“DUKE 100 YEARS: ELLINGTON BOXED SET”
In April, 1899, in Washington D.C. Edward Kennedy Ellington was born. To acknowledge this genius’ work, Legacy Records has released a boxed set called, Duke 100 Years. We have received advanced copies of some of the disks. There will be a number of reissues and compilations to celebrate this man’s life; this release from Legacy is undeniably one of the cleanest recreations of work produced. This is a great time to re-acquaint with a genuine American legend, swing music and bop is making a comeback all over the place, including those clever GAP clothing ads.
Ellington was born into relatively comfortable circumstances. A deeply religious family, Ellington claimed to have been spoiled rotten by his parents. His mother was a piano player, and under her influence he began lessons under a teacher named Mrs. Clinkscales! In 1914, Ellington wrote his first compositions: “Soda Fountain Rag” and “What You Gonna Do When the Bed Breaks Down?” By age 18 he was leading bands in the D.C. area. By 20, the essence of Duke Ellington was locked in; he was a pianist, composer and bandleader. By the time the band was able to debut at the Cotton Club, Ellington had recruited Bubber Miley, on the trumpet, Joe “Tricky Sam” Nanton on trombone and Wellman Braud on Bass, Harry Carney on Saxaphone.
In 1927 came the first classic recordings of “Black and Tan Fantasy” and “Creole Love Call”. Along with up tempo numbers such as “Hot and Bothered”, Ellington had managed what had never been quite as well done before. The quality of Ellington and his bands was that they played like a bunch of highly talented and wildly disparate individuals. Previously it was thought that excellence for a big band meant playing as if they were one man! Imagine that! Through this combination, Ellington was able to transcend the racial fences that plagued his times. He had the wit and the skill to hop the fence, crawl into the universal plane, which turned the music inside out, as if the music itself were winking at the audience!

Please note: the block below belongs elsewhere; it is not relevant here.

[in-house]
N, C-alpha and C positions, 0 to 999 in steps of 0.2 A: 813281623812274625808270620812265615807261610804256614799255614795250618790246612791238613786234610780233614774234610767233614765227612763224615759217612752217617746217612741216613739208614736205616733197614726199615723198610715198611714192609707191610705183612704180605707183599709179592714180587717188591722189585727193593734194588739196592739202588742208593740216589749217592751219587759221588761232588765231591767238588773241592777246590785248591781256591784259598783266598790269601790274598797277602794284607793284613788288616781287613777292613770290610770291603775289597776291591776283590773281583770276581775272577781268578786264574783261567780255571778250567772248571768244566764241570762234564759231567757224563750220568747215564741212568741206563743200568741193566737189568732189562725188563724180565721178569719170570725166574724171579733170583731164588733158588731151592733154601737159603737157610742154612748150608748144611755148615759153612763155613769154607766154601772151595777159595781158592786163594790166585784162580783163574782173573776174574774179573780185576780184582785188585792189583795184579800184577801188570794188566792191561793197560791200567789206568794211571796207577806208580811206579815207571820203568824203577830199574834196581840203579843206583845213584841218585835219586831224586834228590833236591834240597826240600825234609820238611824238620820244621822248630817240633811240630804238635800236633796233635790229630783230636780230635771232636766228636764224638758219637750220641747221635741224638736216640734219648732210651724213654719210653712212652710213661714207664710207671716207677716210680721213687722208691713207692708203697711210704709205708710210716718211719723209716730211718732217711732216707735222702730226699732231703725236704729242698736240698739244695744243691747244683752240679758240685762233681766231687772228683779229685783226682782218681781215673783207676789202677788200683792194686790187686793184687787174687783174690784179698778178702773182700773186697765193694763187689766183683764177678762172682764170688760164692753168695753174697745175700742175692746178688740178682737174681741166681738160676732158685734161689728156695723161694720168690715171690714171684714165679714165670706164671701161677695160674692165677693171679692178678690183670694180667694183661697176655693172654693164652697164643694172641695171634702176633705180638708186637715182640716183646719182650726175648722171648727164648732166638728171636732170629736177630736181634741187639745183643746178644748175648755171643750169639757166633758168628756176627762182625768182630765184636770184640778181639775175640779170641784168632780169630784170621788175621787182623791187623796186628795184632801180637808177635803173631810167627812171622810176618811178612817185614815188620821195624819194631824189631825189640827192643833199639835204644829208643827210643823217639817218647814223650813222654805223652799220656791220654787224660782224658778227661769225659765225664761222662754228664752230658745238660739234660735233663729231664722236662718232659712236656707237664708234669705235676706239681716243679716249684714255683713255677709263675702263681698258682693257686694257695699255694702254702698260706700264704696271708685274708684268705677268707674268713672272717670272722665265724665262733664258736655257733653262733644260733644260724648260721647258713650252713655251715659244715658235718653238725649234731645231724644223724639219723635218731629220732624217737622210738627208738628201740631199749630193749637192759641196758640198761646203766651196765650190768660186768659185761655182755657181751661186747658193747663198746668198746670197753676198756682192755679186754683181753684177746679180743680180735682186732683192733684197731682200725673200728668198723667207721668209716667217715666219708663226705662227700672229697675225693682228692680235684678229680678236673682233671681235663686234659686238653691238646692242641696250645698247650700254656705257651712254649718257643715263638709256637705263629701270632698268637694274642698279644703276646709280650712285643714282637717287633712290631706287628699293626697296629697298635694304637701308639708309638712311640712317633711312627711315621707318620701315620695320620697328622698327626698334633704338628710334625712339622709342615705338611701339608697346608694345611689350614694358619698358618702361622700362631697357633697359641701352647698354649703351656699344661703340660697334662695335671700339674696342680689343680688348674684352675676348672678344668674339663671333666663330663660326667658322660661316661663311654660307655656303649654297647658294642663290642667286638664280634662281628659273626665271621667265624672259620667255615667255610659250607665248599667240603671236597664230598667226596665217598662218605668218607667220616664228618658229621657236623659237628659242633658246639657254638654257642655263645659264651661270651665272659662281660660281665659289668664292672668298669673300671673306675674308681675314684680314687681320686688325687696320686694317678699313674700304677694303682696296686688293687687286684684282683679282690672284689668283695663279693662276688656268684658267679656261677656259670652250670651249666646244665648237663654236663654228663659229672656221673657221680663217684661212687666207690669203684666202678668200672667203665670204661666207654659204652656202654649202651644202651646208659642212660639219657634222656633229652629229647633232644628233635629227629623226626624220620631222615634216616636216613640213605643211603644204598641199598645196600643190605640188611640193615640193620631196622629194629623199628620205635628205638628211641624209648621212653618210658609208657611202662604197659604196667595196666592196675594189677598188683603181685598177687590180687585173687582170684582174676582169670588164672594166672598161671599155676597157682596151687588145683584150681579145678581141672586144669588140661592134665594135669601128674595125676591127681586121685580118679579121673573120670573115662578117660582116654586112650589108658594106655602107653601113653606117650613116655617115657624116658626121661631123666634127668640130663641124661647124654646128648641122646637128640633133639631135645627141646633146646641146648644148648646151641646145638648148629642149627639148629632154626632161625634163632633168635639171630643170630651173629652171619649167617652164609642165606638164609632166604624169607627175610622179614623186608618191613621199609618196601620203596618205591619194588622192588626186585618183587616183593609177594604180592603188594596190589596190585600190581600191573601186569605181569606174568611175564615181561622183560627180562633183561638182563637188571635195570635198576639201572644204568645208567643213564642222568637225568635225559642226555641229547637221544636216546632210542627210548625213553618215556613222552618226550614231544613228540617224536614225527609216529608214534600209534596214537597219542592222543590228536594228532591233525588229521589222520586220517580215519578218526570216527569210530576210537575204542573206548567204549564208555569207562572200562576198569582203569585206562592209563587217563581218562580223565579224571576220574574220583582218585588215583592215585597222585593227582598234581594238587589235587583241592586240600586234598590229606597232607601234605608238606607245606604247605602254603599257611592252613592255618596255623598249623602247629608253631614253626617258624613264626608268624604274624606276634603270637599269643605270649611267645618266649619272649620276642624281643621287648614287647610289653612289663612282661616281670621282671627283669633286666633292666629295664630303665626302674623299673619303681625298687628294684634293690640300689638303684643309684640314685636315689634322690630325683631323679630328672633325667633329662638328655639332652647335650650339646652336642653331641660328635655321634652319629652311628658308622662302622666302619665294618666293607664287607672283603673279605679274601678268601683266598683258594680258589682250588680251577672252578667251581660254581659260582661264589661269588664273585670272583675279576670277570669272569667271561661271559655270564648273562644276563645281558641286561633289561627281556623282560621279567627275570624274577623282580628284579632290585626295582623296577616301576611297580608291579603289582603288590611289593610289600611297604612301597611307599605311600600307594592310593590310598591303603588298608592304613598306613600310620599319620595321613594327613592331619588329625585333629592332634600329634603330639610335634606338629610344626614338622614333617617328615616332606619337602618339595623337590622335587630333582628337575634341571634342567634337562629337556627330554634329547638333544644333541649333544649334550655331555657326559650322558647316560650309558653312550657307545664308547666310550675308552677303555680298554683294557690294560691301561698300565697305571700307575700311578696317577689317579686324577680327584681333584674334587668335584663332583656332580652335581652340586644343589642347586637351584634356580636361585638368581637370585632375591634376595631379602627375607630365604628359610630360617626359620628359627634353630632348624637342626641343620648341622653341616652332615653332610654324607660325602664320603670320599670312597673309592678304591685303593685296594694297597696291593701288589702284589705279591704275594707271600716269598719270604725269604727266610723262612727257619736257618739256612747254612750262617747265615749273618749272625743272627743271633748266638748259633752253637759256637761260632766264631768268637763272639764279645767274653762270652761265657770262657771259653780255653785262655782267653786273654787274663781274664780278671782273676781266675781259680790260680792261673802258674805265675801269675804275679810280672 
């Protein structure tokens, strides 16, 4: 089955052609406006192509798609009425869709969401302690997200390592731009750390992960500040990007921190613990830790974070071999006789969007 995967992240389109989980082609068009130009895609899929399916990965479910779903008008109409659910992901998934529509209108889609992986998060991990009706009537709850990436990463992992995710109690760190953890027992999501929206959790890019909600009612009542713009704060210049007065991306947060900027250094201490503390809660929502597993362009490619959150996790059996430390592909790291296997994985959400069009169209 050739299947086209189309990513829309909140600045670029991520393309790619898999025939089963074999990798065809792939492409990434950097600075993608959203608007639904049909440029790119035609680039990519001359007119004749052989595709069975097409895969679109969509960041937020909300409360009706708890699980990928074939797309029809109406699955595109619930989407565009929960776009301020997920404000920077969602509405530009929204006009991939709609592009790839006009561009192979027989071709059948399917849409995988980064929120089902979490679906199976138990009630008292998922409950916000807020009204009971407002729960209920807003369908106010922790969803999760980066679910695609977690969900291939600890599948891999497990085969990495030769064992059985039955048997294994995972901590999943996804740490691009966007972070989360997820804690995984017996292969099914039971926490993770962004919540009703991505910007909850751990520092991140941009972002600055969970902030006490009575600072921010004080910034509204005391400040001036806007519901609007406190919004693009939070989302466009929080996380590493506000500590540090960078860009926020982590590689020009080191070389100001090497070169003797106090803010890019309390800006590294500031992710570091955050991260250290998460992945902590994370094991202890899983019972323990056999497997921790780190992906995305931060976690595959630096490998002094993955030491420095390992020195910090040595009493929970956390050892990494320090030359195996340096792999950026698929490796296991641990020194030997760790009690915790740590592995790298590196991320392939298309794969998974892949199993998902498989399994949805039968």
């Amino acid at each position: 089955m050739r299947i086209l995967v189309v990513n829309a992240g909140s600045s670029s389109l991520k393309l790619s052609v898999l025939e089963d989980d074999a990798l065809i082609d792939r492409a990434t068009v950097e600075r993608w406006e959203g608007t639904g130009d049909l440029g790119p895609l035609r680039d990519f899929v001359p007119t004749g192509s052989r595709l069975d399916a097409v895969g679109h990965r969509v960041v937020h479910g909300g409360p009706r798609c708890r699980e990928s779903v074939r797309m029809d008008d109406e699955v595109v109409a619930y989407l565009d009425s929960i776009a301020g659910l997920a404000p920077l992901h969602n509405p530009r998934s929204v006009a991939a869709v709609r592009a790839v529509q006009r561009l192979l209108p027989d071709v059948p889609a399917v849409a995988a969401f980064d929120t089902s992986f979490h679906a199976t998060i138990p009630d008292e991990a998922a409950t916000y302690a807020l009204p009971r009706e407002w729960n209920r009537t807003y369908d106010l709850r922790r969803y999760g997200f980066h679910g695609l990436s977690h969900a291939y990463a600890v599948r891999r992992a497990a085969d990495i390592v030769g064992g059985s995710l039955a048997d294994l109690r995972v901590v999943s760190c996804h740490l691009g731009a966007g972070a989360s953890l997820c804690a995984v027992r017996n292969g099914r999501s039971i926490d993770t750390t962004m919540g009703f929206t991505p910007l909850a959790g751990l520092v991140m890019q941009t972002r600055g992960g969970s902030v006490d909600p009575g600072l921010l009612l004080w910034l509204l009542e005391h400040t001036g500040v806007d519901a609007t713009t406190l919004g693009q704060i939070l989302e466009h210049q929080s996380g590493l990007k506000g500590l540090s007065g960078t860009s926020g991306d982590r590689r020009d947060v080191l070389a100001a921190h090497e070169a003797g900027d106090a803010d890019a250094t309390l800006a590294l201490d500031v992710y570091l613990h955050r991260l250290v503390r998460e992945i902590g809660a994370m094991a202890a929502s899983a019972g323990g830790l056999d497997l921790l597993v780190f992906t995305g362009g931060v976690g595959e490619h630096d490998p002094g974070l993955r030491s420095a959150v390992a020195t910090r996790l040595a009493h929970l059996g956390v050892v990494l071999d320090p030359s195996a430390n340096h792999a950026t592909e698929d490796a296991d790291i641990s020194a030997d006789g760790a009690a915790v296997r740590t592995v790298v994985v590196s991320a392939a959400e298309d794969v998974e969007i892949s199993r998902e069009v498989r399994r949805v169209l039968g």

The Duke did not get into long analysis of his own work. Yet, he was more than capable of translating his work into the words that stretch across eternity. Of “Mood Indigo”, he said, “just a story about a little girl and a little boy. They are about eight and the girl loves the boy. They never speak of it, of course, but she just likes the way he wears his hat. Everyday he comes to her house at a certain time and she sits in her window and waits. Then one day he doesn’t come. “Mood Indigo” just tells how she feels”. The music so audacious, simple, sophisticated, elegant, never cluttered, light and eternal; all characteristics of an Ellington piece.
Ellington was said to have written at least 2000 pieces, it may have been as much as 5000! For most readers, thinking about Duke Ellington is about as remote as finding an old, dusty Ellington LP in an attic! Not to worry. If you truly love music, this is the year to get a first rate collection of all of Sir Duke’s work. Duke 100 Years, will satisfy long after you run through all of the disks. The elegance of the music uplifted a troubled times. These current times aren’t nearly as troubled as 1930 – 1960, but they aren’t smooth waters, either! Expand your musical library, pick up the collection. You’ll hear music that has impacted many current musicians and satisfied so many, through so much.